“If we’re really going to have an INDOPACOM [U.S. Indo-Pacific Command] footprint, we can’t just rely on the 7th Fleet in Japan,” Braithwaite said during a Nov. 17 to webinar of the annual symposium of the Naval Submarine League. “We have to look to our other allies and partners like Singapore, like India, and actually put a numbered fleet where it would be extremely relevant if, God forbid, we were to get in any kind of a dust-up.”
Braithwaite proposed the new fleet be designated the U.S. 1st Fleet, a resurrection of a fleet staff which formerly was based in San Diego and disestablished in 1973 when the U.S. 3rd Fleet was established in Hawaii. (The 3rd Fleet headquarters later was moved to San Diego.)
He mentioned Singapore as a possible site for a headquarters for the U.S. 1st Fleet. The Navy has a logistics group staged there and has forward-deployed littoral combat ships to the base. As an alternative, the 1st Fleet staff could be “more expeditionary oriented and move it across the Pacific until it is where our allies and partners see that it could best assist them as well as assist us.”
“The establishment of 1st Fleet is still in development,” said Capt. Jereal Dorsey, special assistant for Public Affairs for the secretary of the Navy, in a Jan. 29 statement to Seapower.
“Establishing a new fleet dedicated to the Indian Ocean is a good idea,” said Bryan Clark, a senior fellow at the Hudson Institute. “India is a longtime maritime power that is modernizing its fleet and growing its cooperation with the U.S. Navy and the rest of the ‘Quad’ [Japan, Australia, United Stated, India]. A key question for the Navy to address is the area of responsibility for 1st Fleet. Incorporating East and South Africa in 1st Fleet rather than Naval Forces Europe and 6th Fleet, as they are today, would be a good idea because in many cases these countries have stronger ties to Asian countries than to Europe.
“I think including Australia or Southeast Asian nations under 1st Fleet would, in general, be disadvantageous because of the numerous maritime cooperation initiatives underway between these navies and those of the United States and Japan. However, the fleet has to be based some- where, so Myanmar, Singapore, and Malaysia could be included in 1st Fleet if the fleet were based in Singapore.
“The more important issue is whether 1st Fleet will have a substantial naval presence or any permanently assigned ships. Every other fleet has both. Adding a 1st Fleet but then only deploying forces to it in transit or for exercises may defeat the purpose of having a dedicated staff focused on the region. When the LCS [littoral combat ship] is ready for more sustained deployments, the Navy could implement the rotational crewing concept it intended in Singapore, providing assigned ships to 1st Fleet that would change out every year to 18 months. To increase presence, DoD [Department of Defense] could adjust its Central Command footprint to use locally based air, ground, and naval forces to deter Iran and allow other ships to deploy more broadly throughout the Indian Ocean.”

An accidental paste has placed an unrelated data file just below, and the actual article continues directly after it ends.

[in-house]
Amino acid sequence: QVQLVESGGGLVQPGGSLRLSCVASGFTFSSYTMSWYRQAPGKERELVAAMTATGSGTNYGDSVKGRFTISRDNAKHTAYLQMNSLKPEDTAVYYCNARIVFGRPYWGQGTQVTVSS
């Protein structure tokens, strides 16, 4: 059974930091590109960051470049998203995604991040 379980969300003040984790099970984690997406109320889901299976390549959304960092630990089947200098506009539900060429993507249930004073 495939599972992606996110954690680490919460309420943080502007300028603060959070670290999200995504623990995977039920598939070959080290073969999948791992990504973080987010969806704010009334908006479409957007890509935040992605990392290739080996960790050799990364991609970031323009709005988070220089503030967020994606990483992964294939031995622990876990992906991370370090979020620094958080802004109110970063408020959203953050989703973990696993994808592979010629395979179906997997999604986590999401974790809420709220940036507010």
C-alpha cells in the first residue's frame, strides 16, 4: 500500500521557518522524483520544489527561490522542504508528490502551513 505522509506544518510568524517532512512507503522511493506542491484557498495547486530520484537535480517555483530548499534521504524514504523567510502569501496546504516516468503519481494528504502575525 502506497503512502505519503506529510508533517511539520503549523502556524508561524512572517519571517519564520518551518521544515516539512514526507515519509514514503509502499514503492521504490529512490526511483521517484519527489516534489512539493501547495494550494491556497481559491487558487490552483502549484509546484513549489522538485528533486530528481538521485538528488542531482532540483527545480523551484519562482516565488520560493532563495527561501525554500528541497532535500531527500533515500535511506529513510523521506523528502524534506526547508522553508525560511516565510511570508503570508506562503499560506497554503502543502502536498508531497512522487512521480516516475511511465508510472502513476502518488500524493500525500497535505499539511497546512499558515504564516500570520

The expansion of numbered fleets since the Cold War may seem counterintuitive with the much-shrunken size of the U.S. fleet since 1991, now roughly half the size in terms of numbers of ships. During the Cold War, the 1st and later the 3rd Fleet covered the Eastern Pacific, including the antisubmarine patrols to counter the patrolling Soviet ballistic-missile submarines off the U.S. West Coast. The 7th Fleet covered the Western Pacific and Indian Oceans. The 6th Fleet patrolled the Mediterranean. The 2nd Fleet covered the North Atlantic Ocean.
Since the end of the Cold War, the Navy has disestablished and reestablished the 2nd Fleet and has reestablished the 4th, 5th and 10th Fleets, dormant since the early post- World War II period, to adjust to changing geopolitical realities. The 5th Fleet was established to replace the Middle Eastern Force in the Persian Gulf in July 1995 in recognition of the increased need for forces in the volatile Gulf, Southwest Asia and the North Arabian Sea, and became the naval component of U.S. Central Command. The 4th Fleet was reestablished in July 2008, to serve as the naval component of U.S. Southern Command, to operate in the Caribbean Sea, and in Central and South America.
The 10th Fleet, which in World War II oversaw the campaign against German U-boats in the Battle of the Atlantic, was reestablished in July 2010 as the operational arm of Fleet Cyber Command. It commands no ships but oversees the operations of the cyber teams and other units for information warfare operations, including cyberwarfare and signals intelligence collection.
During September 2011, the 2nd Fleet was disestablished in recognition of the reduction of threats in the North Atlantic in the post-Cold War era. But with the resurgence of Russia and in particular its submarine forces, the 2nd Fleet was reestablished in August 2018.
Seapower correspondent John Doyle contributed to this report.